Bali’s ogoh-ogoh


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On Monday night, the streets of villages and cities all over Bali were traversed by giant papier mache scary demons called ogoh-ogoh. In Bali’s capital Denpasar, where I was staying, the ogoh-ogoh parade was huge and went for hours and hours. It was such a big event that all the ogoh-ogohs didn’t even go on the same route… several mini-parades leading into the center of town to try (but ultimately fail) to limit congestion.


So what’s it all about? It’s part of the celebrations for Balinese Hindus to welcome the new year, and, well, there’s a few stories.  Some say that the ogoh-ogoh are paraded and then burned to scare away demons from the island.  The next day, on Nyepi, the day of silence to welcome the Saka New Year, if the demons and bad spirits come back to Bali, the island will be so quiet and dark that they will think it has been abandoned and leave again.

Other theories go that the ogoh-ogoh and offerings are actually gifts to bad spirits to appease them and honor them.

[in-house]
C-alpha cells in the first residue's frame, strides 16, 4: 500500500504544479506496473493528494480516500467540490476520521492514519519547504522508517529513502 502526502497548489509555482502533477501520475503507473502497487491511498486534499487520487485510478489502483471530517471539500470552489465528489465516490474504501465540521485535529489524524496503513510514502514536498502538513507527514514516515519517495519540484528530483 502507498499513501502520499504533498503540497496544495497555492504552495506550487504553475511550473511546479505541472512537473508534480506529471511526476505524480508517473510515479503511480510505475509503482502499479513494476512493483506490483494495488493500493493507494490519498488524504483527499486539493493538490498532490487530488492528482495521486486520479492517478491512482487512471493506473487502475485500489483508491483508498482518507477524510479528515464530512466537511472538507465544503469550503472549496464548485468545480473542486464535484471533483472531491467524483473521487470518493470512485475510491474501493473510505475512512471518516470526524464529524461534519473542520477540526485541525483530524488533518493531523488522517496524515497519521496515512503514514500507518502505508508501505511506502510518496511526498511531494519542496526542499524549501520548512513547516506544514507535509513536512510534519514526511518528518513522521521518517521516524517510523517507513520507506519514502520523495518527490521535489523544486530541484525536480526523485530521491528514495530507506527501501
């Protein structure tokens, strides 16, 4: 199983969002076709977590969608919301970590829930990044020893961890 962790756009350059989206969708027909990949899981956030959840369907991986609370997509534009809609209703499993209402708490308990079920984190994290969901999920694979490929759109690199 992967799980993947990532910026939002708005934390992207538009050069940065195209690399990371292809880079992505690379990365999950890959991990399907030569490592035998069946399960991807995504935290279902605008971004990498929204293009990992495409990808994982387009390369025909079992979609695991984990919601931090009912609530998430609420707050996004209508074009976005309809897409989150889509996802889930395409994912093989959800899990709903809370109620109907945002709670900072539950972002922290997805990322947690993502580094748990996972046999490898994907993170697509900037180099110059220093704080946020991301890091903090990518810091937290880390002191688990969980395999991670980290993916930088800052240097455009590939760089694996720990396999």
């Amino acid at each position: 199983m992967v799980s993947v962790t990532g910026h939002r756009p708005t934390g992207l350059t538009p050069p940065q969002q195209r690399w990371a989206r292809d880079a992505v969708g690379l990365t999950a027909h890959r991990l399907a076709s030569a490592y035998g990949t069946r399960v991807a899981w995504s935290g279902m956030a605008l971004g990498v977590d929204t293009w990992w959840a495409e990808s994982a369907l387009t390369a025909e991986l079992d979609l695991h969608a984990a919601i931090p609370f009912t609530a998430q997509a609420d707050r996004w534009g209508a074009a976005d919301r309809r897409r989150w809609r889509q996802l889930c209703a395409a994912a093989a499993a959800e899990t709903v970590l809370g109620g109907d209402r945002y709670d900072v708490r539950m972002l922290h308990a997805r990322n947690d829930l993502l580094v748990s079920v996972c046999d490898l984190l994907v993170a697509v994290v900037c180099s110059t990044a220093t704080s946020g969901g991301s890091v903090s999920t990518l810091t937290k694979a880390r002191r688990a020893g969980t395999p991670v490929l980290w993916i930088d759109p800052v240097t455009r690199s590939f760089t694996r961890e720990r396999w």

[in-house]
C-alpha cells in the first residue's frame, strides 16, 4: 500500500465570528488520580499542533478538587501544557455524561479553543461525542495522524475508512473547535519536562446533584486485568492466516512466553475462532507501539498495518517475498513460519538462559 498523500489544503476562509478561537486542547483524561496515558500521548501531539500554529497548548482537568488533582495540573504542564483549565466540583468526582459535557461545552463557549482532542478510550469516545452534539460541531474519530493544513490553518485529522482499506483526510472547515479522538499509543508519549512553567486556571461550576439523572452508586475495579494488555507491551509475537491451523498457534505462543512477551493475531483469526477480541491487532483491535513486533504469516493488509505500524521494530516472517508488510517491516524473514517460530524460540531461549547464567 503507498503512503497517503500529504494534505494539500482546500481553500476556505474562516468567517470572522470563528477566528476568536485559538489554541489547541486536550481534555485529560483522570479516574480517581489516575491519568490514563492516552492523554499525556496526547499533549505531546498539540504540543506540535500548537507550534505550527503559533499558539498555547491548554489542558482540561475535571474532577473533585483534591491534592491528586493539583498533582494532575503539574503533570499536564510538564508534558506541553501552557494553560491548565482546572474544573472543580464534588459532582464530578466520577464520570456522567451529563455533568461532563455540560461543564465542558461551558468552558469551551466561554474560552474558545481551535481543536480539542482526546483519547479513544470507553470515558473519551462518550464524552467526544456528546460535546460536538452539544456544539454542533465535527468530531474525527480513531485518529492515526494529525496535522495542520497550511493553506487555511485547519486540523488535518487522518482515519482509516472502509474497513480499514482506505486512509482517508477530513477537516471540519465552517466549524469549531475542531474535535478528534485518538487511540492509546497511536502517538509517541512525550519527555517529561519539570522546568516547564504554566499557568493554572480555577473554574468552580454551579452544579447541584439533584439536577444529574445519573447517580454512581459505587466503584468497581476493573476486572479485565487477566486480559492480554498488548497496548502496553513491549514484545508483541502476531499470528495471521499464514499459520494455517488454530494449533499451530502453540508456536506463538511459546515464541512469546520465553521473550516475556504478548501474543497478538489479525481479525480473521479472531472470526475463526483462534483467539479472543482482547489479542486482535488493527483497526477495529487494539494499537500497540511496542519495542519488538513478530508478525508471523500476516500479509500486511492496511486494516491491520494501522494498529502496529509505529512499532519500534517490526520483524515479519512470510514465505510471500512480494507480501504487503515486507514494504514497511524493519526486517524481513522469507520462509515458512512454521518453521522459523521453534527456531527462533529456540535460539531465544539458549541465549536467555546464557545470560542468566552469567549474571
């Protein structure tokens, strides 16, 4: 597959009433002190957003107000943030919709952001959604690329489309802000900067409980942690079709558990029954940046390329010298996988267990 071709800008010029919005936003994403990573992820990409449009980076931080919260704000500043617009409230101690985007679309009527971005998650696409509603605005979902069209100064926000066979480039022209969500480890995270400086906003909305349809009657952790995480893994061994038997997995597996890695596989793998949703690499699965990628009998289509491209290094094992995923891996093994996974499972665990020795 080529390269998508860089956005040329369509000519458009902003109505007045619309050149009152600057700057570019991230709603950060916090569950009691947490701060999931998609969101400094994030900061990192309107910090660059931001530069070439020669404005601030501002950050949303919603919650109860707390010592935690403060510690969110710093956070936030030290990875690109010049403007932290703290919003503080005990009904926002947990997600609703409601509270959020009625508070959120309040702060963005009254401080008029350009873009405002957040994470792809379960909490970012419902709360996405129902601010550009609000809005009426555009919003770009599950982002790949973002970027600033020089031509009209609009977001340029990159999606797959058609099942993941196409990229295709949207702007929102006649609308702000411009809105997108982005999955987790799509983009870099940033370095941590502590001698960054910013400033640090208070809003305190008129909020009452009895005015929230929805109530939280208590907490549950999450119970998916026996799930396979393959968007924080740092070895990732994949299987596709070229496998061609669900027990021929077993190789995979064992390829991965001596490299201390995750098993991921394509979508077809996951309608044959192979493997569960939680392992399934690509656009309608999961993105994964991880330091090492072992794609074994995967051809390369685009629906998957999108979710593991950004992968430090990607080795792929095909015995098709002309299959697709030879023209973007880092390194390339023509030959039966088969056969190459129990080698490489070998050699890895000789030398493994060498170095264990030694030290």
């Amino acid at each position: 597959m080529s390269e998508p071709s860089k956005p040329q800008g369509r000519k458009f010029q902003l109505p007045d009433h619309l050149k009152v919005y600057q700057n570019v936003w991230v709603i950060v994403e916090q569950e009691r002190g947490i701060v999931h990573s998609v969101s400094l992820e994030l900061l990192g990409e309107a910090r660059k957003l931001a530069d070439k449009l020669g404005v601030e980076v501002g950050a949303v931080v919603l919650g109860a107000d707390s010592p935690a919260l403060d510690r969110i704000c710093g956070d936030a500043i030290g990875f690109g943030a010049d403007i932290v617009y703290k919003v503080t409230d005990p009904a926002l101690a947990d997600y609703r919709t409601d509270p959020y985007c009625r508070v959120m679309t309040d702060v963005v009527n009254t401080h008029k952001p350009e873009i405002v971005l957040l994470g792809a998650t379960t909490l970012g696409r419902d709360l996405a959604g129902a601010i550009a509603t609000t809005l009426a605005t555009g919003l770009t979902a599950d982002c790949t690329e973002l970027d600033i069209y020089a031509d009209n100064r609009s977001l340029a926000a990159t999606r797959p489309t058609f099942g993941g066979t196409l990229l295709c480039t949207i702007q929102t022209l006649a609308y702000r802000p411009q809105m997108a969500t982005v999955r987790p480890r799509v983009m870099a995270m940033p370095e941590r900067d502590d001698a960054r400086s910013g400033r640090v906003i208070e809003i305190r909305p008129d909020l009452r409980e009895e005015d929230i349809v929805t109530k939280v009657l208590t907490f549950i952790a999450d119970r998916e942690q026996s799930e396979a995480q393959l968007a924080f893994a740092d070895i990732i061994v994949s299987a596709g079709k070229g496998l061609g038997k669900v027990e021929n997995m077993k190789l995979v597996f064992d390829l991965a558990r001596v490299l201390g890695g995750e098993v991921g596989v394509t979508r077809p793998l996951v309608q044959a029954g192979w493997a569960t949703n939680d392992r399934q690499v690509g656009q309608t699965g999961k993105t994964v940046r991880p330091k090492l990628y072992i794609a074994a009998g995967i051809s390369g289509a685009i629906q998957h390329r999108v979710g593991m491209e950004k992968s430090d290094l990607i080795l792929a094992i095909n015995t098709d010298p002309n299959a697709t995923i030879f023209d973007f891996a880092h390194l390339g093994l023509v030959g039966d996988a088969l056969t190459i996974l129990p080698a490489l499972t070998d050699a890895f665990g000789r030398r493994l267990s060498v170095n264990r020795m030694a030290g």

Heaps more pics, including some that are actually clear taken before sunset haha, after the jump…


In Denpasar, there was a competition for local youth to build ogoh-ogoh, and these were some of the early contestants.  In some towns, they have a youth parade earlier in the night, but in Denpasar, it was all mixed in together… meaning you had huge demons carried by men, medium sized demons carried by teens, and little demons carried by kids groups, that were super cute haha.


The crowds were enthusiastically oooooooo-ing, awww-ing and boooo-ing the demons… some of the creations had spinning heads, glowing eyes and fireworks bursting out of their brains.  There were depictions of the Ramayana as well as one that looked like a drunk Australian tourist….  it was a pretty amazing festival.


When held up on people’s shoulders, some of the ogoh-ogoh soared above the powerlines, meaning that they were accompanied by men with long bamboo poles who would lift up the powerlines over the ogoh-ogoh. I don’t know if it was exactly the safest strategy, but it seemed to work ok.


The kids were getting into the event the most, except one kid near me was scared of the ogoh-ogoh and was bawling… but most of them just seemed in awe.


There were massive crowds everywhere and the whole city was just completely congested.



One of the best ways to observe the chaos.  Until the traffic came to a complete standstill not long after.

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